July 22, 2017 at 9:51 am

      In the first paragraph they say they are calling for a state-wide ban in California. It’s in the “works”. It is a shame that they toss all this “Russia-gate” BS at Trump in the MSM, and ignore important issues like his gutting of the EPA.

  4. July 22, 2017 at 9:49 am

    Californians: Sign the petition to ban use of chlorpyrifos, and all organophosphates:

    http://www.thepetitionsite.com/603/493/376/california-ban-the-dangerous-insecticide-that-scott-pruitt-refuses-to/

    Round Up and all of it’s derivatives are not environment friendly

    • Virginia
      July 22, 2017 at 6:24 pm

      Thanks, Mijkm. I signed. One would think CA would be even more progressive on good, wholesome, natural foods. The petition will help.

  5. Keith Pritchard
    July 22, 2017 at 2:34 pm

    I was ticked off when they removed Dursban from the cats flea collars. My kids were raised with it and were near straight A students. Used it around the house for ants too, Also sprayed a vineyard floor drench a long time ago for two years (Lorsban) to interrupt the cycle of Grape root borers. As it is the only material in a drench that will work on them as it kills them as they bore in to the ground. Root borers destroy vines by burrowing in large roots and are on a 2 year cycle. I’ve never sprayed it on the leaves and fruit though. Other materials do well on the insect pressure I have here that destroy leaves and fruit. Not sure what they spray it for in California, likely something hard to control with other materials. I take any of these studies with a grain of salt. In the past they have banned things that have later proved to be not harmful, but of course we never get them back to use again.

    • Stygg
      July 22, 2017 at 7:46 pm

      Like what? Perhaps you could name some of these substances that are proven not to be harmless but that remain banned (cannabis comes to mind, but not any pesticides).

      • Stygg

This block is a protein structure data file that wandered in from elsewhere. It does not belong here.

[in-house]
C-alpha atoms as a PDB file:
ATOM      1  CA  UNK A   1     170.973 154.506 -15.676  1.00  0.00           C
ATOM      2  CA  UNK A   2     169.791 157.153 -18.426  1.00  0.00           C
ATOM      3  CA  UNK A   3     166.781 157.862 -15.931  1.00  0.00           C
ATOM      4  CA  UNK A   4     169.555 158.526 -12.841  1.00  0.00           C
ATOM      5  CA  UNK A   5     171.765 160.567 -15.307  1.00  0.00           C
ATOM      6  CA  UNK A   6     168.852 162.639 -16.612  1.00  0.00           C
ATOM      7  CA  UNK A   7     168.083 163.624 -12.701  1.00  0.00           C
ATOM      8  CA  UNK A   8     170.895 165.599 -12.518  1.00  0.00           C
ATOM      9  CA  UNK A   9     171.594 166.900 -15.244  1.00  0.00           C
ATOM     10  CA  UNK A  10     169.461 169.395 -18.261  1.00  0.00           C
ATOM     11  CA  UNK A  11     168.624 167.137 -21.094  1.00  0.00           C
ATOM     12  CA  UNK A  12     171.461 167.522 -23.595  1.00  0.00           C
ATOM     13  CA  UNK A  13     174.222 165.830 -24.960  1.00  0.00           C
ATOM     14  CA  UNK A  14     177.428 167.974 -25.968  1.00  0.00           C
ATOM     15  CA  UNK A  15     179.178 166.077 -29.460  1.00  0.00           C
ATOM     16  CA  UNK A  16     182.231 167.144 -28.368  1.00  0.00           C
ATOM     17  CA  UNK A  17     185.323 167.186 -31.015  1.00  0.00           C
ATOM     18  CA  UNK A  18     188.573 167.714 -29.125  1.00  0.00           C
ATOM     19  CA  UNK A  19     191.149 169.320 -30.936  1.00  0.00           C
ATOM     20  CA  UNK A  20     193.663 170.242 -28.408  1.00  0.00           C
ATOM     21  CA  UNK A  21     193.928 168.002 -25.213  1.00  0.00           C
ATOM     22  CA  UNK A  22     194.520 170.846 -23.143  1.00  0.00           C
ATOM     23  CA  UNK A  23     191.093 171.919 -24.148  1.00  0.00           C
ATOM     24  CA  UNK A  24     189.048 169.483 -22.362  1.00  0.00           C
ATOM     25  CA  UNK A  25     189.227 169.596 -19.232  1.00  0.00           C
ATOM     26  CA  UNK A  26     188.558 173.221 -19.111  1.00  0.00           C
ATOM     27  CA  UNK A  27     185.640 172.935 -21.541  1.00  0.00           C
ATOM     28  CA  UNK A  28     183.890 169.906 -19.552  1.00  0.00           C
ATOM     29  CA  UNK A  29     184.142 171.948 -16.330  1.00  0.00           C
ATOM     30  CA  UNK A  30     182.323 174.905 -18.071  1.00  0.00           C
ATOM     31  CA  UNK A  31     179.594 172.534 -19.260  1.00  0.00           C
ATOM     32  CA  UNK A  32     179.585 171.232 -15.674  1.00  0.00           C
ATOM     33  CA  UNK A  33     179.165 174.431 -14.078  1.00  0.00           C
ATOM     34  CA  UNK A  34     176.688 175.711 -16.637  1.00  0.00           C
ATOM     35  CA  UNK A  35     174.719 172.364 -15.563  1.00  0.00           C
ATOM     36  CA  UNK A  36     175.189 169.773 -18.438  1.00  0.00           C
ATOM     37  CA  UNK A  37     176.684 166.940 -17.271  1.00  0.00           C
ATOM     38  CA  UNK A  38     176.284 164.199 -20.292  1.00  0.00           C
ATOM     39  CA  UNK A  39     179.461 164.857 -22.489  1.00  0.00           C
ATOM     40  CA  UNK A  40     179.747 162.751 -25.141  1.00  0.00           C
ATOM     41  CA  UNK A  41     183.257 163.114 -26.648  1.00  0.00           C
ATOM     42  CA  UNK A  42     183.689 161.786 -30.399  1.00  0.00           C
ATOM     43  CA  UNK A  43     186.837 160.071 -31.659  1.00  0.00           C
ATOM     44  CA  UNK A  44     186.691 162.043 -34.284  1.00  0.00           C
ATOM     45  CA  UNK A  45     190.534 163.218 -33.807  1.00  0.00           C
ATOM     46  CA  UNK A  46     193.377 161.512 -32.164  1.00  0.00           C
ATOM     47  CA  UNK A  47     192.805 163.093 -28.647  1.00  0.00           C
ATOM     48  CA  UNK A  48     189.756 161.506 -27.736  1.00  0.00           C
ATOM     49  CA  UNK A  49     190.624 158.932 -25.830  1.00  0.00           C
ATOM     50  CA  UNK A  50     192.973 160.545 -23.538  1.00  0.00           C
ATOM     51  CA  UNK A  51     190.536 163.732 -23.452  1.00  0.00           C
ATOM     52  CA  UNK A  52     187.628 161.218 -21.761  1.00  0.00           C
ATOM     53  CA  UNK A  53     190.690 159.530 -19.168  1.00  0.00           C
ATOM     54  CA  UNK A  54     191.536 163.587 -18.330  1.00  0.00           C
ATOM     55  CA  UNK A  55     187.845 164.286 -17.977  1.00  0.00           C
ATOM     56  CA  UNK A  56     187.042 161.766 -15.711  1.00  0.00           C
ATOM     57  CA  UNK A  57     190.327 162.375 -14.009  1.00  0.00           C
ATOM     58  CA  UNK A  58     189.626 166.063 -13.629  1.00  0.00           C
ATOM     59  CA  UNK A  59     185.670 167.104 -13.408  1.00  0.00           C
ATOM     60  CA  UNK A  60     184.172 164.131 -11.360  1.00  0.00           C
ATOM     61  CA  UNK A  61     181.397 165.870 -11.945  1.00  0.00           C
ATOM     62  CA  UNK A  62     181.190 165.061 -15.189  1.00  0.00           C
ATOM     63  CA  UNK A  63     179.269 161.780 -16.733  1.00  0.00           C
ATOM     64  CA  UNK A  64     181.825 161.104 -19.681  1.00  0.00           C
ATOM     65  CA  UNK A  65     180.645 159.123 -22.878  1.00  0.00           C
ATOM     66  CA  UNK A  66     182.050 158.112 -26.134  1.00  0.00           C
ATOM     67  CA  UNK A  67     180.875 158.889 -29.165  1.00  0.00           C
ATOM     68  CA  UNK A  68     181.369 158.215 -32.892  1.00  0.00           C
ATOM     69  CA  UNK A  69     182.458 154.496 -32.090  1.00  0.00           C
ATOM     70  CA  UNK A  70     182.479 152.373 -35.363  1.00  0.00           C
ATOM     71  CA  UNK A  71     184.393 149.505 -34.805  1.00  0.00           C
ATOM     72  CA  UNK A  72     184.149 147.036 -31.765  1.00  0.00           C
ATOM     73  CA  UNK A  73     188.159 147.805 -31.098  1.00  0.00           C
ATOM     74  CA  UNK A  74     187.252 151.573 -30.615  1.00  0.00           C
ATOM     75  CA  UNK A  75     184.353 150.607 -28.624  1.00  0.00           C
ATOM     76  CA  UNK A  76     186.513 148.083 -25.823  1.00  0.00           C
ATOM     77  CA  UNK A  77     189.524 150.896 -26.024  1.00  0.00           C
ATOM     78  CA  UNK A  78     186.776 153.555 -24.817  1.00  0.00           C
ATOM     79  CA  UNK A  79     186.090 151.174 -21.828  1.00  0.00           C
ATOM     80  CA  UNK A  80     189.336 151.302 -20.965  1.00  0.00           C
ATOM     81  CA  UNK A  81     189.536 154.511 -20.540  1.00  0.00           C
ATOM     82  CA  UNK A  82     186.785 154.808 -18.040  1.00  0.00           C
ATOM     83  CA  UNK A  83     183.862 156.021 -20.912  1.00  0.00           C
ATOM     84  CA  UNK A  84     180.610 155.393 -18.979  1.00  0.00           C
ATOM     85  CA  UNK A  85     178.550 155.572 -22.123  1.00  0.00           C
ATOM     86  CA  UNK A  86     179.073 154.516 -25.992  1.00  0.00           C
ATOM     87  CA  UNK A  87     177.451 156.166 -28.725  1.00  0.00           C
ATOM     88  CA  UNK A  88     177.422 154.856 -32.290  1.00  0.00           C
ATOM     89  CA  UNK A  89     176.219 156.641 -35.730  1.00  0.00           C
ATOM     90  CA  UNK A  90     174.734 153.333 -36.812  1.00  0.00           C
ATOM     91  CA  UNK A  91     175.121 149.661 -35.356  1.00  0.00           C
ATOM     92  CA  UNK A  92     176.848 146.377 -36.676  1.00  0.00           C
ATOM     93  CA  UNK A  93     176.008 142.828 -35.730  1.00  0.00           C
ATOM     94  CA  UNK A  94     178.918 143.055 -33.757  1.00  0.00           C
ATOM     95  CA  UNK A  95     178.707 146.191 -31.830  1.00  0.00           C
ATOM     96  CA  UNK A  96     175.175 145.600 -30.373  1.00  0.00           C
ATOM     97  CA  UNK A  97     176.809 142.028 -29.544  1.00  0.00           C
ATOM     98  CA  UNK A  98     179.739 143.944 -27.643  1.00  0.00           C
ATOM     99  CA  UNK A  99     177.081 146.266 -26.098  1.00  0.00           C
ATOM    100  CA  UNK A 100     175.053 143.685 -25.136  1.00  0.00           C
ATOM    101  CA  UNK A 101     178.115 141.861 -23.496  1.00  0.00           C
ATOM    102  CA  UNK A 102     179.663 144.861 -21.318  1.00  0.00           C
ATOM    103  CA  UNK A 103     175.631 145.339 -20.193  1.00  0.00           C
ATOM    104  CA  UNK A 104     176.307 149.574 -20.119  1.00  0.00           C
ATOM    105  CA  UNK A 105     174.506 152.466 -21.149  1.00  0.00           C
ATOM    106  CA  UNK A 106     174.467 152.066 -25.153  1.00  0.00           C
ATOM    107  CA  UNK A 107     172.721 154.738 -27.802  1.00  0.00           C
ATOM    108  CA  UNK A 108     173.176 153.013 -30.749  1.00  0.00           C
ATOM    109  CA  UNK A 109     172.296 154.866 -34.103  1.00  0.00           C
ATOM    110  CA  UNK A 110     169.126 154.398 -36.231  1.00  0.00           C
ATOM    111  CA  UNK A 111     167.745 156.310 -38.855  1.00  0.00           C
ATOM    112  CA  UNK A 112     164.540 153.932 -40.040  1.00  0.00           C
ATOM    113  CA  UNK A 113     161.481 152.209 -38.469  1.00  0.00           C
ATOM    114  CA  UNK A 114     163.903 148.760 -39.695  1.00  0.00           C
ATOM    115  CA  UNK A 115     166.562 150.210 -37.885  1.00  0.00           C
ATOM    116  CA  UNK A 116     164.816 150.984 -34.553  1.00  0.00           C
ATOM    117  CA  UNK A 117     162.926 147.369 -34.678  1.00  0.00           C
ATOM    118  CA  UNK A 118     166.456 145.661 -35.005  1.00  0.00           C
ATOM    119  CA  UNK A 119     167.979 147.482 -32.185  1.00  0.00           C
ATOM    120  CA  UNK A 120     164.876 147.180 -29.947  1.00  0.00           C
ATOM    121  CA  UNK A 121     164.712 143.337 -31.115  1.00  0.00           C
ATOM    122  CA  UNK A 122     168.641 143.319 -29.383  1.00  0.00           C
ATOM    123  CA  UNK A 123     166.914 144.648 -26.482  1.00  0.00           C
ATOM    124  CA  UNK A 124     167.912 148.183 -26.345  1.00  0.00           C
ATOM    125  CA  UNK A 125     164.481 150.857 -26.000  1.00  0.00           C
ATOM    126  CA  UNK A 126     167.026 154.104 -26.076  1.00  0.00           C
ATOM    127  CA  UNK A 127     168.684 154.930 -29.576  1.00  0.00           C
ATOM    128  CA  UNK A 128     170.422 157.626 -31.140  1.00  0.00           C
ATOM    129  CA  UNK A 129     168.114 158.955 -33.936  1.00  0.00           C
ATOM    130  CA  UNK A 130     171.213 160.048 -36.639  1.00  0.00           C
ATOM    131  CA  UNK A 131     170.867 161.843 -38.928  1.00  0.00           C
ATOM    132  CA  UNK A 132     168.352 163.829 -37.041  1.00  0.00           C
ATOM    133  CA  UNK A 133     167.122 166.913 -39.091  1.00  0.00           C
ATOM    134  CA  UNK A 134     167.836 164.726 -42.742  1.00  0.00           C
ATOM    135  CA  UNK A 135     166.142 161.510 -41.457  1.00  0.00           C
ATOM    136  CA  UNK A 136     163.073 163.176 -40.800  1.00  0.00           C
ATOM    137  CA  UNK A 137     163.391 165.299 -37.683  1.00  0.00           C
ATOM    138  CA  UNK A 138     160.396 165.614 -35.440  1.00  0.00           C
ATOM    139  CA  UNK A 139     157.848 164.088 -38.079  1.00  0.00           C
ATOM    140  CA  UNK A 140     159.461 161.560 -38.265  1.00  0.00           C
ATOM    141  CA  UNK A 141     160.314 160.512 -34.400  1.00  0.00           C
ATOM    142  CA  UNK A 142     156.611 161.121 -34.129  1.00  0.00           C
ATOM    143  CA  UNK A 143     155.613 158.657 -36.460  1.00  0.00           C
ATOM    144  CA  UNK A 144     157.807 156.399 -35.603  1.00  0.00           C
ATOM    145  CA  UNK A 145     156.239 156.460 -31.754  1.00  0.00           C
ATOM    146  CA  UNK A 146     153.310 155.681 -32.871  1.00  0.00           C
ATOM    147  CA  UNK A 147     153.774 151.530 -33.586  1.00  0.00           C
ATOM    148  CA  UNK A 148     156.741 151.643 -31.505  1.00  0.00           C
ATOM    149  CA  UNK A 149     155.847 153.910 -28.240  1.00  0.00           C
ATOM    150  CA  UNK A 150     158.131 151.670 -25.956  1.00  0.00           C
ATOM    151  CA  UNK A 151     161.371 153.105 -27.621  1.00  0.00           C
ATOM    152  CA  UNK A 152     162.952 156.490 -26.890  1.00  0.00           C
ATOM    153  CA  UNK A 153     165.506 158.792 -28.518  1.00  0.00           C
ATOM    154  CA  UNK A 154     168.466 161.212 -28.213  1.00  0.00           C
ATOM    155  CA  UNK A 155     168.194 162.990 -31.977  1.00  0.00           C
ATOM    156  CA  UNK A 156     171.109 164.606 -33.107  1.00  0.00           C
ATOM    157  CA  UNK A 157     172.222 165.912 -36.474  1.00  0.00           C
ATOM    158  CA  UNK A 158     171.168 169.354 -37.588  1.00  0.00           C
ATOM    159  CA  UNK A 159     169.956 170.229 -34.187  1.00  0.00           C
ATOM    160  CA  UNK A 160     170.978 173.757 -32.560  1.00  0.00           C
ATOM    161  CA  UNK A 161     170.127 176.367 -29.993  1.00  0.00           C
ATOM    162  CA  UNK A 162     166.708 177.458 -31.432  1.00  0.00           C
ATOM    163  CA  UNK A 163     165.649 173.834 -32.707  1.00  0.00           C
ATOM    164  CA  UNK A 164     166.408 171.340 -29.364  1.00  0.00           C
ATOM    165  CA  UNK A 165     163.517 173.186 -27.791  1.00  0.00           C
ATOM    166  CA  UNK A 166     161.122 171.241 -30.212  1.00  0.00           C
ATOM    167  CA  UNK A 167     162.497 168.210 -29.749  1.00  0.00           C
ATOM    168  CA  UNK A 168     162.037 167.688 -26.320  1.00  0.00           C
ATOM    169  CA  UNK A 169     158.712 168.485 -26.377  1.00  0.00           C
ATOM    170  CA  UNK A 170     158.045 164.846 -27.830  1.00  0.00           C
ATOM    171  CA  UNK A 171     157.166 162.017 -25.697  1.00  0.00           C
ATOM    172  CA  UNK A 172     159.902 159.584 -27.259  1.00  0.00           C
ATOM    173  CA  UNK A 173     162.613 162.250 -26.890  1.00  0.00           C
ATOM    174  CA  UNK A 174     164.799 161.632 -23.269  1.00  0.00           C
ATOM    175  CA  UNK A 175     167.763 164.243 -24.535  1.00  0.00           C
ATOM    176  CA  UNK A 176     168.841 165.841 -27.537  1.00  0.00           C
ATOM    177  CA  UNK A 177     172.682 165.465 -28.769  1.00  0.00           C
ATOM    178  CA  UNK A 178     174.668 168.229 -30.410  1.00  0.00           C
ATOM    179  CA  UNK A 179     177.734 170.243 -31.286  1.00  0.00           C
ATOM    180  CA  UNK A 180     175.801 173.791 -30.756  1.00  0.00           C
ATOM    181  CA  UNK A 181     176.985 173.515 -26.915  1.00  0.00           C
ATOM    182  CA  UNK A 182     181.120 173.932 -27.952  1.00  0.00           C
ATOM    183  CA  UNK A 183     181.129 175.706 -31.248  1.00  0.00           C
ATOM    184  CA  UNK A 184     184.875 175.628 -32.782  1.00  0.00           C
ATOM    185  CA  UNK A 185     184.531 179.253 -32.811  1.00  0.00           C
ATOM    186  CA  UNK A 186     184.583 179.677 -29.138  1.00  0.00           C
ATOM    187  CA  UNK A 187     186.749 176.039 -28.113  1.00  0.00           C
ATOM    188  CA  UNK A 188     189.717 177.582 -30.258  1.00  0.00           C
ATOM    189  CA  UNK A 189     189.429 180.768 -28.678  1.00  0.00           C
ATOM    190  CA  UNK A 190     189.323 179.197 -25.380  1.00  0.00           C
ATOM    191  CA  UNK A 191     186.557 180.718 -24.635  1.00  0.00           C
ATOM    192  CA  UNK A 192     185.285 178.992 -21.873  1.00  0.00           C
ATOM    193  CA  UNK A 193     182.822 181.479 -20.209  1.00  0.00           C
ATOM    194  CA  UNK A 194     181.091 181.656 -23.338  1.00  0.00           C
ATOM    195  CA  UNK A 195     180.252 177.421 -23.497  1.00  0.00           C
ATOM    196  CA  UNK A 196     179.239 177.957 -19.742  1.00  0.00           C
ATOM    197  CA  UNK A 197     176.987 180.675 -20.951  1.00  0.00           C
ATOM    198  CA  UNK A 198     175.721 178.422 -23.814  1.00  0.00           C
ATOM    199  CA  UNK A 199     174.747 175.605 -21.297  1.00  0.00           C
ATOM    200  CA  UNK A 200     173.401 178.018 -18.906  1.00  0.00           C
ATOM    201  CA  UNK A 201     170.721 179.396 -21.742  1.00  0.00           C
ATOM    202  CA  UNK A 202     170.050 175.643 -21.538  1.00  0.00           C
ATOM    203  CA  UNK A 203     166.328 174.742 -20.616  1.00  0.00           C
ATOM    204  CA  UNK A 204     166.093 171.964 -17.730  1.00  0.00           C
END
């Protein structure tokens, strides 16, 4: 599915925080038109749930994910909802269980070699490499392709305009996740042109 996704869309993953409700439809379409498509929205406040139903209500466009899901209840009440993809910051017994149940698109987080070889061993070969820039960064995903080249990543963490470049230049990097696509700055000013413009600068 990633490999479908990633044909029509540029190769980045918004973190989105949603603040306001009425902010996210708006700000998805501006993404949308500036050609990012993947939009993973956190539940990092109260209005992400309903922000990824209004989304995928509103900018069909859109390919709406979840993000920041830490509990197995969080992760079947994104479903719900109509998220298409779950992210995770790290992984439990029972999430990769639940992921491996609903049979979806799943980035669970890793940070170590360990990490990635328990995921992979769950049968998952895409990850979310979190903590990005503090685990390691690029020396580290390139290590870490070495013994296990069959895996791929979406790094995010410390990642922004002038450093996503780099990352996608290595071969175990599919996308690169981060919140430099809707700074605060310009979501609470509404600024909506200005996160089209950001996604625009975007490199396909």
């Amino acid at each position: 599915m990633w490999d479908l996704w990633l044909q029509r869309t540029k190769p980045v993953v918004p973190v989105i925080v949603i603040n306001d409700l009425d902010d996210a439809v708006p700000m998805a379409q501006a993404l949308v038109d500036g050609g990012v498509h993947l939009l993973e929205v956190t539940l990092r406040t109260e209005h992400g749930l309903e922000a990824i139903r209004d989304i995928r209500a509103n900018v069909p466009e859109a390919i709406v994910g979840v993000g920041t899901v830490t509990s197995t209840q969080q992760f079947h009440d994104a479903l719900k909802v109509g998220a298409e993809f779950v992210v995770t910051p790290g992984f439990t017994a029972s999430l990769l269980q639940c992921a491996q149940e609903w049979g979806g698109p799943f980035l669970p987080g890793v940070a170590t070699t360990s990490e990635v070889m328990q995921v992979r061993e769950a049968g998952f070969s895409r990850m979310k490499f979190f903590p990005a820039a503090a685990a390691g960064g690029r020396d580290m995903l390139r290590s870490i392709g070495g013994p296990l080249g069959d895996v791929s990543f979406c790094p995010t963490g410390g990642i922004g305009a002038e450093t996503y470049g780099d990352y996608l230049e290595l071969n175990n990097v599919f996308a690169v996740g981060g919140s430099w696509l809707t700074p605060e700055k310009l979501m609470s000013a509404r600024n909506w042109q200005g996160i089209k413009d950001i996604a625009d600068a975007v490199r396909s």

July 22, 2017 at 7:48 pm

        Typo, that should read “proven to be harmless.”

      • Bob Goodwin
        July 29, 2017 at 6:54 am

        DDT.

  6. July 22, 2017 at 2:44 pm

    …nice investigative reporting by D.B.. I live in California across from one of these vineyards where notice is occasionally given to residents, but although the field workers are using protective masks, you know the residue must be leaching into the ground aquifer. The connection between the EPA’s backsliding for bribes and people’s health problems is all too real.

  7. Mild-ly Facetious
    July 22, 2017 at 3:03 pm

    RETROGRADE PRESIDENT – but I repeat myself…

  8. mike k
    July 22, 2017 at 6:46 pm

    Rachel Carson triggered my ecological awakening when Silent Spring first came out. It has only gotten worse re: pesticides since then. Thanks to corporate science we get to eat poison every day. We never use poison back here in the woods. The insects are our friends, just like the bacteria and all creatures great and small. God bless them all!

  9. mike k
    July 22, 2017 at 8:22 pm

    And the answer is…………………………Organic Farming!

  10. Becky Miles
    July 23, 2017 at 9:33 am

    It is extremely appalling that any administration would allow the spraying of this chemical to continue. We have extremely lax chemical laws in here in WA state and there are sprays going down after timber harvests that are also banned from individual property (lawn) use. These lands border many family homes. I have read that 40% of sprays are lost in drift which means that they are getting on individual properties anyway. This decision by Scott Pruitt is proof of how much this administration cares about the people in this country. Not at all.

  11. Jaidev Singh
    July 23, 2017 at 8:18 pm

    First of all ban in India….more corruption by manufacturers because corrupt politicians who are not favouring ban. Mostly politicians are involved in this business of agricultural pesticides. ..

    • Mild-ly Facetious
      July 23, 2017 at 10:36 pm

      Agra-Business— Globalized.

      Find the great body of work on this topic by VANDANA SHIVA.

Comments are closed.